The core of the Erick Erickson global brand is that he is a man of the people, a conservative pundit blogging away tirelessly in a thriving red state. The problem is that the more successful the Erickson brand becomes, the more hollow it is at its core. That was exposed in a fight between Erickson and The New York Times' Paul Krugman over the price of milk and bread.
Earlier this week, at RedState, Erickson wrote that real Americans hate the Acela corridor — that's the Amtrak express route between New York and Washington, for you everymen who are not familiar with high-speed inter-city transportation on the East Coast — because the Acela corridor doesn't understand the problems real Americans face. "The rest of America is nervous about where their next meal and paycheck are coming from, how they are going to afford to bail their kids out of crumbling schools, and the price of a gallon of milk and loaf of bread that keep going up though Ben Bernanke tells them there is no inflation," Erickson said.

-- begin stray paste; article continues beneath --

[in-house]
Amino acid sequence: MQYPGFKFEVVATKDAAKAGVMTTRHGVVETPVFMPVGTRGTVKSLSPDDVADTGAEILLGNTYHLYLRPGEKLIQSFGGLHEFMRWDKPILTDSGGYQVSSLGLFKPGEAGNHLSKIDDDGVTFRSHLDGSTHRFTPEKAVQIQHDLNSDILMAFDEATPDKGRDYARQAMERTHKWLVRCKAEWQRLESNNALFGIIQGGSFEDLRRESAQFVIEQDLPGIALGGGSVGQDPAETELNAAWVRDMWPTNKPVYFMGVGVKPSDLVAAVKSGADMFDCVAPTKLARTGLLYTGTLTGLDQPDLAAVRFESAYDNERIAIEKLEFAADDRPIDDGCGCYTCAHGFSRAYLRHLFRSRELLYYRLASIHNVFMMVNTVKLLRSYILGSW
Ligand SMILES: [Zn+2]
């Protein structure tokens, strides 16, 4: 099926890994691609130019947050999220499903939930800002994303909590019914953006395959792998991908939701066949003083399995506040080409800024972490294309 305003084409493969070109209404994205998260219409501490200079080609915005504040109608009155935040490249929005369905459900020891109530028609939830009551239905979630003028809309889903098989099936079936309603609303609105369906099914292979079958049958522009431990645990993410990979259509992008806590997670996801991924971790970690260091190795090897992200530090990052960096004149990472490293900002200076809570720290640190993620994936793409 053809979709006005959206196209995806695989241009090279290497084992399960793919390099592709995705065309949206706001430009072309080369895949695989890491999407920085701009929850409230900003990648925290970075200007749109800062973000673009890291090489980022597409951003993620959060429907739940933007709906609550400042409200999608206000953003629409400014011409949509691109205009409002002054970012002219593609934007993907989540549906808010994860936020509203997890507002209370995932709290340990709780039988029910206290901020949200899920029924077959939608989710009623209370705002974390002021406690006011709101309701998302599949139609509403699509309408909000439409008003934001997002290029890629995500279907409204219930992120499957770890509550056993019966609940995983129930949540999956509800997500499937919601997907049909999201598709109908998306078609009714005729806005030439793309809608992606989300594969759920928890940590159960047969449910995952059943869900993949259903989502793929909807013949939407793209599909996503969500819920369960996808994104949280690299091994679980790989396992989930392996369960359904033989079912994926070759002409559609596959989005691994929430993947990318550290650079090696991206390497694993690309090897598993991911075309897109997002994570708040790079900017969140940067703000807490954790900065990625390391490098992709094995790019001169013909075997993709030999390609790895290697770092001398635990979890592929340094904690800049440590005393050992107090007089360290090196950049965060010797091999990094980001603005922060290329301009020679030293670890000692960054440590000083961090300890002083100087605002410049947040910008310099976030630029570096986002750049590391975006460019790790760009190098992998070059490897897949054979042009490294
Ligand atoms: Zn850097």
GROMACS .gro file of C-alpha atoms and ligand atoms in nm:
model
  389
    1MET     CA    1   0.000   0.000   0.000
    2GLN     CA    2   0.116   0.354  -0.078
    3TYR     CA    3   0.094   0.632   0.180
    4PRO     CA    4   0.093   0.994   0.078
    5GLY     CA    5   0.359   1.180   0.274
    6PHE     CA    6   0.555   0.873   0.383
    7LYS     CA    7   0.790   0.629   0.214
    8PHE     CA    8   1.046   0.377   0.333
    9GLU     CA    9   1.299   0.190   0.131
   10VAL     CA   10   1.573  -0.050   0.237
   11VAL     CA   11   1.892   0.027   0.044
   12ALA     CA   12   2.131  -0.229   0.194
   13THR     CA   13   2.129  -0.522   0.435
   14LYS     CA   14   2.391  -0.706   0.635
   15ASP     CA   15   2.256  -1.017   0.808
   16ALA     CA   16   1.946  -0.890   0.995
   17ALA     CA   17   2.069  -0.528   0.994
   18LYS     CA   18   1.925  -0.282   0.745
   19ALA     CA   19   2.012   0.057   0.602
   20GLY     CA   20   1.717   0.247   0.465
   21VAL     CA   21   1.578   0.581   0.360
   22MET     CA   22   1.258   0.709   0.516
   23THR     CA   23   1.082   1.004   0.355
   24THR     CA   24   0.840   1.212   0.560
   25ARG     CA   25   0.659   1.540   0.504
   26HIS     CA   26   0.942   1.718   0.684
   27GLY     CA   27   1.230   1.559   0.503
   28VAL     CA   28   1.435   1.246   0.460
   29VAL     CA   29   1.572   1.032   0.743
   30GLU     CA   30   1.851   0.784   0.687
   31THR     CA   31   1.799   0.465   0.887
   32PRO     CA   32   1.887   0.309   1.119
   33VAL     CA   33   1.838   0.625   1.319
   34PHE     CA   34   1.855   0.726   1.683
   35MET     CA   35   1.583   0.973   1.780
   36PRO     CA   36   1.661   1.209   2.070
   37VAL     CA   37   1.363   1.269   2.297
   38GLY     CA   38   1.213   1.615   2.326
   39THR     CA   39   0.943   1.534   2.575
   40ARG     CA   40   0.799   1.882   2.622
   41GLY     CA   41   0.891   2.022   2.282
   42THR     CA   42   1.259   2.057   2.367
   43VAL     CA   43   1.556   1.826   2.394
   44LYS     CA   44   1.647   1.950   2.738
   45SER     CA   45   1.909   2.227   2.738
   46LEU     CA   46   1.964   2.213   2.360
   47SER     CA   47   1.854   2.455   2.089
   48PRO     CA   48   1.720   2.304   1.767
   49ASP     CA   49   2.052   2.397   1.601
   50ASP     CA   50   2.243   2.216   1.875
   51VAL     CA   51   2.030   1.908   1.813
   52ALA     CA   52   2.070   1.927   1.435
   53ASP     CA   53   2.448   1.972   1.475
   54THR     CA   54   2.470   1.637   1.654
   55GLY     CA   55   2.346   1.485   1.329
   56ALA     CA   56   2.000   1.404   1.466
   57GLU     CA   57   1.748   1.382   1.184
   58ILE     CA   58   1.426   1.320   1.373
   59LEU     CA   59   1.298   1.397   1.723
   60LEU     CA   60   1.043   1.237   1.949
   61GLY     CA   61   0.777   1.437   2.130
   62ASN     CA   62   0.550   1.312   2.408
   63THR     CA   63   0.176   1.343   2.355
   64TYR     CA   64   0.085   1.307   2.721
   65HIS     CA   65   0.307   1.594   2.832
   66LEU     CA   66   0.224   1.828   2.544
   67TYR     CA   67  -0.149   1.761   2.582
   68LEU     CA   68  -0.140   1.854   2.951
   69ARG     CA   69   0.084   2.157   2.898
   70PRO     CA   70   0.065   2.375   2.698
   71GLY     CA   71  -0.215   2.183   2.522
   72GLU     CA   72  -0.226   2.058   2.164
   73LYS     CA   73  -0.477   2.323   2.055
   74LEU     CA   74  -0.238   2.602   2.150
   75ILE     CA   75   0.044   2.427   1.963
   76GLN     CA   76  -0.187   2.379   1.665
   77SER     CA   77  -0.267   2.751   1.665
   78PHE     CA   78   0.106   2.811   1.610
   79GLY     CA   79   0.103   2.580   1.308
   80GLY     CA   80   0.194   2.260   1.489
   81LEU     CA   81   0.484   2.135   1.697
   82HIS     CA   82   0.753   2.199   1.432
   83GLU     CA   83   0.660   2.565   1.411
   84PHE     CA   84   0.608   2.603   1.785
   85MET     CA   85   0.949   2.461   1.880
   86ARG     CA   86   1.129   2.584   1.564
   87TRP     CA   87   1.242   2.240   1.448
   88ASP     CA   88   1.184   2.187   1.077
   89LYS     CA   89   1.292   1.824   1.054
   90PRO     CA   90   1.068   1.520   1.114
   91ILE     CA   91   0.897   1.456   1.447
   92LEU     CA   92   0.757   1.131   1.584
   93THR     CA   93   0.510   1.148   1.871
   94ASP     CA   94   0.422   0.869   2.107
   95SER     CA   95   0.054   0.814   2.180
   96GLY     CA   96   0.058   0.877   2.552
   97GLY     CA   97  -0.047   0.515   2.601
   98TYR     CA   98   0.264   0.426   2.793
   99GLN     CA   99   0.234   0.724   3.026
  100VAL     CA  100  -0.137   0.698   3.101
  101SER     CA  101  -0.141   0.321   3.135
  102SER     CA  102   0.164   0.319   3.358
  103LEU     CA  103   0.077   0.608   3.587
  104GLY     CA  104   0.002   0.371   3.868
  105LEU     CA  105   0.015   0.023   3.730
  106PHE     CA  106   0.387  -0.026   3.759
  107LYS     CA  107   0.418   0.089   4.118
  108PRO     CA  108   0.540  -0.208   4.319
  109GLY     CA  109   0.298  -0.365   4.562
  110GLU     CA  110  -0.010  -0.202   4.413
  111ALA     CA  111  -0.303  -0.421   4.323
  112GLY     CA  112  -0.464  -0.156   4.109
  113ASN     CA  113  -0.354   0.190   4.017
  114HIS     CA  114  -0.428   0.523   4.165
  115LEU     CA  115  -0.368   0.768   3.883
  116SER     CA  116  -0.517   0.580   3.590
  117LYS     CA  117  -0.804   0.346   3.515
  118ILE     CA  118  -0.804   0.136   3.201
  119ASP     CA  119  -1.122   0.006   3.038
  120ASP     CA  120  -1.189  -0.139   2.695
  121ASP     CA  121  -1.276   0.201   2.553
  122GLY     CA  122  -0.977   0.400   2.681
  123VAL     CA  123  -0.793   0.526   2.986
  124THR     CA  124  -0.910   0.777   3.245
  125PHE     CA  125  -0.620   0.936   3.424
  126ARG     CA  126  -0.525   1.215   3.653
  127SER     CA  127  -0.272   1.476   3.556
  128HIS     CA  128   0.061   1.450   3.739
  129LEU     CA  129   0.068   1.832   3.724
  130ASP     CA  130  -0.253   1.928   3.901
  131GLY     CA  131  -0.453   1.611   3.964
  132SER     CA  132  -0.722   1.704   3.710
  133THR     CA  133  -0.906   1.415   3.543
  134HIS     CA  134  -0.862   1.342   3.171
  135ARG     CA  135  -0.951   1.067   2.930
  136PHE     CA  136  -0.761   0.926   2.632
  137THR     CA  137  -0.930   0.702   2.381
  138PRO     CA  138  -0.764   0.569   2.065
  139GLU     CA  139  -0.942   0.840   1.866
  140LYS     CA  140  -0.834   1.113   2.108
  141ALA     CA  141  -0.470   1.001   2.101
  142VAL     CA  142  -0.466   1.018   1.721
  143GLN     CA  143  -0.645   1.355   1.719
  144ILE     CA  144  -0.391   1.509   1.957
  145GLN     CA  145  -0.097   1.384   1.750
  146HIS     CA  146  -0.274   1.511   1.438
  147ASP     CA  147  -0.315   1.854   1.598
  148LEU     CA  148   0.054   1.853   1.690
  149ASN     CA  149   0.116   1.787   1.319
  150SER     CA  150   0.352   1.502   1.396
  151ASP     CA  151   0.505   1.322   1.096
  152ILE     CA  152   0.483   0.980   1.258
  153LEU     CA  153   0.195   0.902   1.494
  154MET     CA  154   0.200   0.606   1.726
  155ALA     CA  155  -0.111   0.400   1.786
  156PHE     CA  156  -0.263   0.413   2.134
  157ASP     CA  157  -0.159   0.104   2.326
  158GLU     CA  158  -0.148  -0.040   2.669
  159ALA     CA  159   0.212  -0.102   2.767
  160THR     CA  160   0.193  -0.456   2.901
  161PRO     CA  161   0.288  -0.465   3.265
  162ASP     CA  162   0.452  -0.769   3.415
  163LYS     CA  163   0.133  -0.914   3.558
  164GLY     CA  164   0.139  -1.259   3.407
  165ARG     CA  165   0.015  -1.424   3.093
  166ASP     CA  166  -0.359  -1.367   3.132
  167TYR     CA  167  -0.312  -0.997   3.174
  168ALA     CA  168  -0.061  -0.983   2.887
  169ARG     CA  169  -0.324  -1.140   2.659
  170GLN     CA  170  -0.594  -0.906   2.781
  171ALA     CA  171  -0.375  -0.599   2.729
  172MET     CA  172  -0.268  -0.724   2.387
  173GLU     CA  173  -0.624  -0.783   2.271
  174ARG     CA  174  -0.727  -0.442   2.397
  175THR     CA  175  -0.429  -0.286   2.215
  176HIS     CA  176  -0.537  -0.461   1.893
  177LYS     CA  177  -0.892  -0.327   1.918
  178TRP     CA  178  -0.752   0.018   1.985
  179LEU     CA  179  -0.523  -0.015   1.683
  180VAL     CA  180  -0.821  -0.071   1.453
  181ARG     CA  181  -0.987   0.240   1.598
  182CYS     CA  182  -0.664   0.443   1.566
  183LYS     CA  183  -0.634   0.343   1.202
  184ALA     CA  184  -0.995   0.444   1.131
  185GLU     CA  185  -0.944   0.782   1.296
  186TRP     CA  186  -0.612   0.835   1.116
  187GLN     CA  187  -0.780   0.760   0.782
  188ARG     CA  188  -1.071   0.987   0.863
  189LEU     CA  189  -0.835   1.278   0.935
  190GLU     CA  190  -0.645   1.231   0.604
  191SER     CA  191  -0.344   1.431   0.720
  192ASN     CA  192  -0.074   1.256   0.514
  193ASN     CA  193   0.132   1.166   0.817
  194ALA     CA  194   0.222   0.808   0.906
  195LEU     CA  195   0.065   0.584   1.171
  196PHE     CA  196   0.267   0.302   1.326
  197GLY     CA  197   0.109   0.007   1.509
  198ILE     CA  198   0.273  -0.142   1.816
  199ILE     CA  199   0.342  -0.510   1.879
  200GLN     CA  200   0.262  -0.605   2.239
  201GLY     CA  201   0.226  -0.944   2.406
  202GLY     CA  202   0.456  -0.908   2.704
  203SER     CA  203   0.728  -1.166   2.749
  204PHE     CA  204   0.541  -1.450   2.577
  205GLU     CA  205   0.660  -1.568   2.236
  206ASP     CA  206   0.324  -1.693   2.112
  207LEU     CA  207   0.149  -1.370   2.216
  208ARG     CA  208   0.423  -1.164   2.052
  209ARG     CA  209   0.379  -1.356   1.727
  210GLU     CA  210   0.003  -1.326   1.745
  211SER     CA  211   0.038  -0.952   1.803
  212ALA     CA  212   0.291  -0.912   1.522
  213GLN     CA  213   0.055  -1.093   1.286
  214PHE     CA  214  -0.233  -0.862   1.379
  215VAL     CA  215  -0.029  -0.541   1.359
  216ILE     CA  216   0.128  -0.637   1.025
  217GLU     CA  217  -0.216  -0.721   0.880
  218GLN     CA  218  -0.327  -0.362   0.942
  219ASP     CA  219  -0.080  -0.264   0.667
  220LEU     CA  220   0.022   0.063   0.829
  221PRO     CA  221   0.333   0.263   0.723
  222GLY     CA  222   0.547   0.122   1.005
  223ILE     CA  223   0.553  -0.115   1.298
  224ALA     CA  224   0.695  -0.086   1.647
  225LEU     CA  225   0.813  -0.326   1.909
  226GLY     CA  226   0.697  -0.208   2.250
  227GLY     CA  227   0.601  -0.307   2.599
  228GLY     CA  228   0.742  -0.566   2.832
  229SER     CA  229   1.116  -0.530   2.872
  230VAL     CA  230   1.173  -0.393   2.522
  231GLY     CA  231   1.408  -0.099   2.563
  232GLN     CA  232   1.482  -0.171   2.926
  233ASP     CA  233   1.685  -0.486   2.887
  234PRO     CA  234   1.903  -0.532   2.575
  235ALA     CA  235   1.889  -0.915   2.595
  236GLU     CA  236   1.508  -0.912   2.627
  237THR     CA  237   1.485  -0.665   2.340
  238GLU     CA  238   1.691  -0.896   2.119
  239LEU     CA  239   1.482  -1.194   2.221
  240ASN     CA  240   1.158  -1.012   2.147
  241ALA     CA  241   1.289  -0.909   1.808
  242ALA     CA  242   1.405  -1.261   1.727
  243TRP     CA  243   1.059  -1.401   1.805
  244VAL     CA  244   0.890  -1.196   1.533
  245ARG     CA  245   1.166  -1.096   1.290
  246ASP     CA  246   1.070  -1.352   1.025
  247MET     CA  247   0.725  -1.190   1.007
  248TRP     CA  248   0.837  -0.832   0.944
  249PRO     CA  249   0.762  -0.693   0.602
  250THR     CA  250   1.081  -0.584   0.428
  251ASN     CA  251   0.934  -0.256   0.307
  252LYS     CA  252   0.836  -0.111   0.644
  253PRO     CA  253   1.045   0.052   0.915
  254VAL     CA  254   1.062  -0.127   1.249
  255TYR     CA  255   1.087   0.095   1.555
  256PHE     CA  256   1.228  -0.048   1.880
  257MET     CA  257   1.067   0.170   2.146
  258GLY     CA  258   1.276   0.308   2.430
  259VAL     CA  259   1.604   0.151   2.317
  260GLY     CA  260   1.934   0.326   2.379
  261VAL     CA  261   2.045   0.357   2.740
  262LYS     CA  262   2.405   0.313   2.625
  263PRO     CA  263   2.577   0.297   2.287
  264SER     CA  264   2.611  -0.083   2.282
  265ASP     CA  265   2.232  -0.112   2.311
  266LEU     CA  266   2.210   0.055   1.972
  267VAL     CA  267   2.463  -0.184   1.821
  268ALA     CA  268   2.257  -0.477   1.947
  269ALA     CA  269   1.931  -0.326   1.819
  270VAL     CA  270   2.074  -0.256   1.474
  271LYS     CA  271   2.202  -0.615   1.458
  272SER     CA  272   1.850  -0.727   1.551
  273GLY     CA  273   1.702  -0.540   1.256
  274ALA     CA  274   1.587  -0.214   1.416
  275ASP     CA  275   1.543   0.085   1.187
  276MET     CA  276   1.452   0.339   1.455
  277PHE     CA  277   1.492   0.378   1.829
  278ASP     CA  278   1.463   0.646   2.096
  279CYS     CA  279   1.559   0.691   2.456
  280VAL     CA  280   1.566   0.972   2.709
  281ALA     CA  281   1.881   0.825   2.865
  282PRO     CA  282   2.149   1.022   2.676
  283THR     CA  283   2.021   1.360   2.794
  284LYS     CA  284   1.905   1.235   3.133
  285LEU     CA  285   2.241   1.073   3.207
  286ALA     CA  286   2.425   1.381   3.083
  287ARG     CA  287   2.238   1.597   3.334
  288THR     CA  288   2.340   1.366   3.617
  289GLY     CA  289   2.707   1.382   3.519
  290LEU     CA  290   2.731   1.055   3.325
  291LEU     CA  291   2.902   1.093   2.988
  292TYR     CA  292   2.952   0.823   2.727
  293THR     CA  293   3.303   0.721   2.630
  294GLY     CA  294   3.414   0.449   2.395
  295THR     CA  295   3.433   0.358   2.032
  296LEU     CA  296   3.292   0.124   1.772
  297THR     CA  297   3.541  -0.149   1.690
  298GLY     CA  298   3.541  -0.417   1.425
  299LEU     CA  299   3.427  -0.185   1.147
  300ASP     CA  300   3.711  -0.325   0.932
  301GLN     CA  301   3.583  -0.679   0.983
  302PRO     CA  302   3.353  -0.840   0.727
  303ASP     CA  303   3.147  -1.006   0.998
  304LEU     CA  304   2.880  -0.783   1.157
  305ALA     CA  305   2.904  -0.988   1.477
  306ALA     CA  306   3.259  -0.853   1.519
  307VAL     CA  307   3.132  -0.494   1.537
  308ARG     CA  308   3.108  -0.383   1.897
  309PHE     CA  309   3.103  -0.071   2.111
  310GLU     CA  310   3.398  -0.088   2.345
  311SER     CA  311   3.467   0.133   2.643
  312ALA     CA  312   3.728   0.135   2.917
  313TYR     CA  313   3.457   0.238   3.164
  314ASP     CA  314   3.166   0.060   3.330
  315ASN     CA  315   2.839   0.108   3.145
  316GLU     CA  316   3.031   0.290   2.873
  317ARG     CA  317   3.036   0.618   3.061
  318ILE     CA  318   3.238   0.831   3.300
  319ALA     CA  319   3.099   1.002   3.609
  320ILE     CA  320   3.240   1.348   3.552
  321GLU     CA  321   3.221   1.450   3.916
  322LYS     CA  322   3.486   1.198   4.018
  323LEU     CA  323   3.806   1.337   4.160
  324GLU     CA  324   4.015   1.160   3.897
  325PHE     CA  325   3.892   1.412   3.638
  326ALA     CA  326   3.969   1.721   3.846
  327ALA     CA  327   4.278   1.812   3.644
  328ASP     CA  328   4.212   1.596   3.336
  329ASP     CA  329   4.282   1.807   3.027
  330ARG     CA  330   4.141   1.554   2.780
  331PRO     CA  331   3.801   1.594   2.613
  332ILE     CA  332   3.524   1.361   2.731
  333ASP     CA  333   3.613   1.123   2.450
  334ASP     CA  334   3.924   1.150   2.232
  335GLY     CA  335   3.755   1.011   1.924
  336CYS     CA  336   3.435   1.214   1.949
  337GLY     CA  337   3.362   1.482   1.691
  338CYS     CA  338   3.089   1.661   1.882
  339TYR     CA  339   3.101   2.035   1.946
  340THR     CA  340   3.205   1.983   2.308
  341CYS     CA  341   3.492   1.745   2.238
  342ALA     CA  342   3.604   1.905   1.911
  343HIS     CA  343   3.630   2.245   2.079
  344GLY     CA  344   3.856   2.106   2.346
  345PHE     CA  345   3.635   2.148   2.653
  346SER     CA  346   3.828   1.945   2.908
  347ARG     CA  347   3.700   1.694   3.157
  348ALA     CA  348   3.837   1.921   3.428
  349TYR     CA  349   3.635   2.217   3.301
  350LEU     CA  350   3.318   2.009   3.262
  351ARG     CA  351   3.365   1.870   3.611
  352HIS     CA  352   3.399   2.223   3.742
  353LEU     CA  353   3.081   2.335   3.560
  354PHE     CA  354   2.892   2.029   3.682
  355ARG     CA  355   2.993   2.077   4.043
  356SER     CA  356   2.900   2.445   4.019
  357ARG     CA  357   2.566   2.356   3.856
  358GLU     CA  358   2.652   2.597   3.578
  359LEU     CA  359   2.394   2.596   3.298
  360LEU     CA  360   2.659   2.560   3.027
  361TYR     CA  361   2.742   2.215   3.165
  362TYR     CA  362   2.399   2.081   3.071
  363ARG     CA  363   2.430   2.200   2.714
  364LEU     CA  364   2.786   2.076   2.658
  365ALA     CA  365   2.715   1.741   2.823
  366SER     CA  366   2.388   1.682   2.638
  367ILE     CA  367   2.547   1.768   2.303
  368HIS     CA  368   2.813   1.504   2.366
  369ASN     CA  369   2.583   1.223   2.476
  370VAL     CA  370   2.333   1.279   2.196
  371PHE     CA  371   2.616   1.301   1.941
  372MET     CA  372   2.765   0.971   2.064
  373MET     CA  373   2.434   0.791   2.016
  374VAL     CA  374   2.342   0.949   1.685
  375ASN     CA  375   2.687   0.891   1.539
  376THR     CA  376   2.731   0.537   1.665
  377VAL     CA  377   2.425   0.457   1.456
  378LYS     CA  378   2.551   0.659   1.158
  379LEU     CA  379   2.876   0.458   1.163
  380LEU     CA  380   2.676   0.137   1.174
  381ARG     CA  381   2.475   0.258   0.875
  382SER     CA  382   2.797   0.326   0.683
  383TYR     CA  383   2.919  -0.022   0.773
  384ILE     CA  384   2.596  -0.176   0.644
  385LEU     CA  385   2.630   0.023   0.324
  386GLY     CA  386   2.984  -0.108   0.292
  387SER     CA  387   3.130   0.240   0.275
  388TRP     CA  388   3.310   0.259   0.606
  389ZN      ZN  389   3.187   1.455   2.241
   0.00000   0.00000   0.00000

So, how does Erickson know that the prices of bread and milk are soaring? Has he been carefully keeping track? Or is it just fake populism, an attempt to sound like Everyman while actually just whining?
Politico's Dylan Byers asked Erickson for comment. While it might not actually be true that milk and bread are more expensive, it feels true, he said. "Paul uses a chart to try to disprove the reality that Americans with small kids actually experience at the grocery store," Erickson emailed. He's heard a lot of moms and dads complain about grocery prices, and "sometimes the accuracy of the chart isn't as real to people as the perception they have that their grocery store bills are getting more expensive though their shopping habits haven't changed."